Activity
In this simulation lab from the Virtual Statistics Lab at Rice
University, you will investigate distributions of sample statistics.
The investigation asks you to focus on the mean of samples from several
populations and then to repeat the simulation and focus on the standard
deviation and then the third repeat asks you to focus on the shape of
the distribution. Rather than focus on one element (center, spread, or
shape) at a time as you move through various parent population
distributions, you may want to consider all three elements in one
sequence of simulations as all are elements used to answer the larger
question “What does the sampling distribution look like?” While
some students will prefer focusing on one element of the sampling
distribution at a time and how it behaves across different
distributions, others will prefer to examine all qualities of the
sampling distribution from a specific parent population at once and
then move to seeing what would be different if the starting
distribution were changed.
The lab is located at www.ruf.rice.edu/~lane/rvls.html
From Simulations/Demonstrations, open the Sampling Distributions
Simulation, read the directions and then press Begin. (You need a
"Javaenabled browser." The best way to know whether you have one is to
go to this site and see if the demonstration begins. Be patient;
sometimes it takes a few seconds. Works best with Internet Explore or
Netscape.)
Mean of the Sample Means
1. First we use a normal distribution for graph 1, select sample
size n = 25, and show the distribution of sample means on graph 3 (this
is the default). Animate several reps to see what the simulation is
doing and then do several thousand simulations.
a) Where is the center of the distribution of sample means?
(Notice that the mean is shown in red in graph 3.)
b) What is the center or mean of the original normal distribution?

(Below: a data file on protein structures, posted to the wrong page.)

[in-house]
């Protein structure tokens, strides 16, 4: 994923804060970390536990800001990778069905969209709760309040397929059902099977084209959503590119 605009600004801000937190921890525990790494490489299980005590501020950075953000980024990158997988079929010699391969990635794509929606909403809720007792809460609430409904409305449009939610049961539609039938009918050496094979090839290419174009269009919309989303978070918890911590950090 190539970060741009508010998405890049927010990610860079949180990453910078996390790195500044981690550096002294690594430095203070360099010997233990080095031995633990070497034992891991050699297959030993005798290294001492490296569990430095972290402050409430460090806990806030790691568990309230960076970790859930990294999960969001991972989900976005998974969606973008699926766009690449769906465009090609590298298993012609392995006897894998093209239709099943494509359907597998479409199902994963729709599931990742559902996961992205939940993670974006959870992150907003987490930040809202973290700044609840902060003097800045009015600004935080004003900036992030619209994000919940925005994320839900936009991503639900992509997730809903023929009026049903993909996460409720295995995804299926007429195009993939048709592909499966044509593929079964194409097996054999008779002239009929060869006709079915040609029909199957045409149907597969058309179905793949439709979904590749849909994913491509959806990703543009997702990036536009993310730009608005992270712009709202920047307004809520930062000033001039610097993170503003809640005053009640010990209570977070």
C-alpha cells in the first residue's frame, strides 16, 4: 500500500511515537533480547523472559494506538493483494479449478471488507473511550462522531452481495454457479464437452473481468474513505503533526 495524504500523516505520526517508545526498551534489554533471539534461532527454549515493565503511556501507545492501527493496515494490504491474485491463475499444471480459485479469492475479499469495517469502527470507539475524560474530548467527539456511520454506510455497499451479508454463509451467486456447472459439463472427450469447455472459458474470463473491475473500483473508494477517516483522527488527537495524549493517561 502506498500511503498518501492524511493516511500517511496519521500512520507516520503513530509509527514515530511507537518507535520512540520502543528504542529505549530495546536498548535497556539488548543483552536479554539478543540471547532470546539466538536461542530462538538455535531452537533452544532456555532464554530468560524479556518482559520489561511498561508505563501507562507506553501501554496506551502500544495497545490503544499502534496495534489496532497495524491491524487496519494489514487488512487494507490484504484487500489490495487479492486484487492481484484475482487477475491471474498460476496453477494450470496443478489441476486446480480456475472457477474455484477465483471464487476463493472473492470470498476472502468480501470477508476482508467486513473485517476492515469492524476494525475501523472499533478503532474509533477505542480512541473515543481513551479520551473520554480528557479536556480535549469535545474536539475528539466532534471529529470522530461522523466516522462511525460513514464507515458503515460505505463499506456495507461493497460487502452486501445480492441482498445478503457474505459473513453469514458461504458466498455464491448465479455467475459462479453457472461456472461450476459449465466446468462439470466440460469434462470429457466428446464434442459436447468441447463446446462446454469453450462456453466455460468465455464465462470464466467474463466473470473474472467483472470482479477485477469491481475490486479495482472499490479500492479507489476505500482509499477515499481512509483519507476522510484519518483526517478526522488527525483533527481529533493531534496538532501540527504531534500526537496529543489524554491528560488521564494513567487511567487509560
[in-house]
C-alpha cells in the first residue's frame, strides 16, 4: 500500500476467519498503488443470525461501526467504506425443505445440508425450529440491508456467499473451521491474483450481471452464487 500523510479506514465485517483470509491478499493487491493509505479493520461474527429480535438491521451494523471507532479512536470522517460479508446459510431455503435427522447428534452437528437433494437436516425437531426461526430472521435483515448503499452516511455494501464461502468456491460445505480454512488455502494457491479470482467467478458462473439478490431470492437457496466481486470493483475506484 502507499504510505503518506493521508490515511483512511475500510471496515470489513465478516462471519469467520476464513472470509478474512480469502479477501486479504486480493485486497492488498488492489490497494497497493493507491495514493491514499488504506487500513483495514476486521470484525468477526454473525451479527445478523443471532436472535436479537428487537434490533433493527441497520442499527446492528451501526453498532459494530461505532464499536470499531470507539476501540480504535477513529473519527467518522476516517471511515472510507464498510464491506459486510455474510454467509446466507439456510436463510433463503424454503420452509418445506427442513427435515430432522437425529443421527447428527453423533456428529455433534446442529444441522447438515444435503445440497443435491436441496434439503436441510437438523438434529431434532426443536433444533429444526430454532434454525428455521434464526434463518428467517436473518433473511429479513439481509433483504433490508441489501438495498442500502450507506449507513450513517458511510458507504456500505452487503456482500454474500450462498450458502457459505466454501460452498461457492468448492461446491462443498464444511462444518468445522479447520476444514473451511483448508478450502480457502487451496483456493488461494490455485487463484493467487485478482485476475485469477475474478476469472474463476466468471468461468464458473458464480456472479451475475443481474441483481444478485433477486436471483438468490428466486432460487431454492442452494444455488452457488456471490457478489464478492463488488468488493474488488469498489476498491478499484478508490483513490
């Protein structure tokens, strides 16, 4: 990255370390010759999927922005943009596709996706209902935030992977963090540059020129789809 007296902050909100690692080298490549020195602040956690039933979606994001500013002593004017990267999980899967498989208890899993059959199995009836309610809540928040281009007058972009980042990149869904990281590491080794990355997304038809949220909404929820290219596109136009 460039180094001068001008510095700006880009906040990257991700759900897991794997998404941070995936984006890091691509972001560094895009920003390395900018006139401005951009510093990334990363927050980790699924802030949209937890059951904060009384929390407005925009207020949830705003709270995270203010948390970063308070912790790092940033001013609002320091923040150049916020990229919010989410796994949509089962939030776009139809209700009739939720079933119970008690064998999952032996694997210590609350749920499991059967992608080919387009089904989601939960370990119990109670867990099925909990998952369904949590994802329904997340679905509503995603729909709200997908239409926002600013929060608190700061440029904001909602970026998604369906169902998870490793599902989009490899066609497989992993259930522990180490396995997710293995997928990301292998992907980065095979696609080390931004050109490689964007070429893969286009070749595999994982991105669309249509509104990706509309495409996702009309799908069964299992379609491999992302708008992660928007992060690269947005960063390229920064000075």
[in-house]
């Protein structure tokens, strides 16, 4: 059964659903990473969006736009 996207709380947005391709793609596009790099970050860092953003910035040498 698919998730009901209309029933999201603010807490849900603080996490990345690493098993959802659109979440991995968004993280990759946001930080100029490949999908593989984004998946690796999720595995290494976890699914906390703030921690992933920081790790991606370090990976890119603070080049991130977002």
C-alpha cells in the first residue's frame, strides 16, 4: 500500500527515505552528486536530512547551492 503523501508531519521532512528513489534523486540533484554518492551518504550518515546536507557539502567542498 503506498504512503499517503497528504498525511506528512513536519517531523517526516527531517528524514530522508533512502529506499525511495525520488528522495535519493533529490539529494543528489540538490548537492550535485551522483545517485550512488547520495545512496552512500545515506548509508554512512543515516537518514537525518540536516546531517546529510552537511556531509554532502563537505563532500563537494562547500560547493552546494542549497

(Notice that the mean is shown in blue to the left of the distribution.)
c) Repeat the simulation, changing the sample size to n = 16 and
then to other sample sizes.
d) Make a conjecture about the mean of the distribution of sample
means and the mean of the original population.
e) Now we will change the original population from normal to
uniform and repeat the simulation with both sample sizes.
f) How does the center of the distribution of sample means
compare to the mean of the original uniform distribution?
g) Finally, we repeat the simulations drawing our own “weirdly”
shaped distribution in graph 1 and observing the distribution of sample
means in graph 3. You can draw your own distribution by selecting
“Custom” and then clicking and dragging your mouse along the axis to
draw in any shape that you choose. Try something that is strongly
skewed or has particularly heavy tails.
h) How does the center of the distribution of sample means
compare to the mean of the original weird distribution?
Standard Deviation of the Sample Means
2. Return to the normal distribution in graph 1, sample size n = 25,
and make a distribution of sample means on graph 3.
a) What is the standard deviation of the distribution of sample
means?
(Shown in blue on graph 3)
b) Repeat the simulation changing the sample sizes to 16, 10, 5,
and 2.
c) Complete the table and calculate the ratio s /sx.
n 25
16 10
5 2
s/ sx
d) Use the table to write a relationship between s and sx.
e) Now change from the normal distribution to a uniform
distribution with standard deviation of 9.52. Investigate the standard
deviation of the distribution of sample means by changing the size of
the samples and recording the results in an appropriate table.
f) Finally repeat the simulations using your own weirdly shaped
distribution in graph 1.
Shape of the Distribution of Sample Means
3. Now we consider the shape of the distribution of sample means
when the original population is normal, uniform, or weird. What do you
observe about the shape of the distribution of sample means?
Doing this activity you should have made an observation about the mean
of sample means. (How does it relate to the population
mean?) You should also have made an observation about the
standard deviation of sample means. (How does it relate to the
population standard deviation?) Finally, you should have made a
very important observation about the shape of the distribution of
sample means, which is formalized in what is called The Central Limit
Theorem. What about the distributions of other statistics? The
simulation can help us investigate the distribution of sample medians,
variances, or standard deviations. Do the earlier observations hold for
these measures?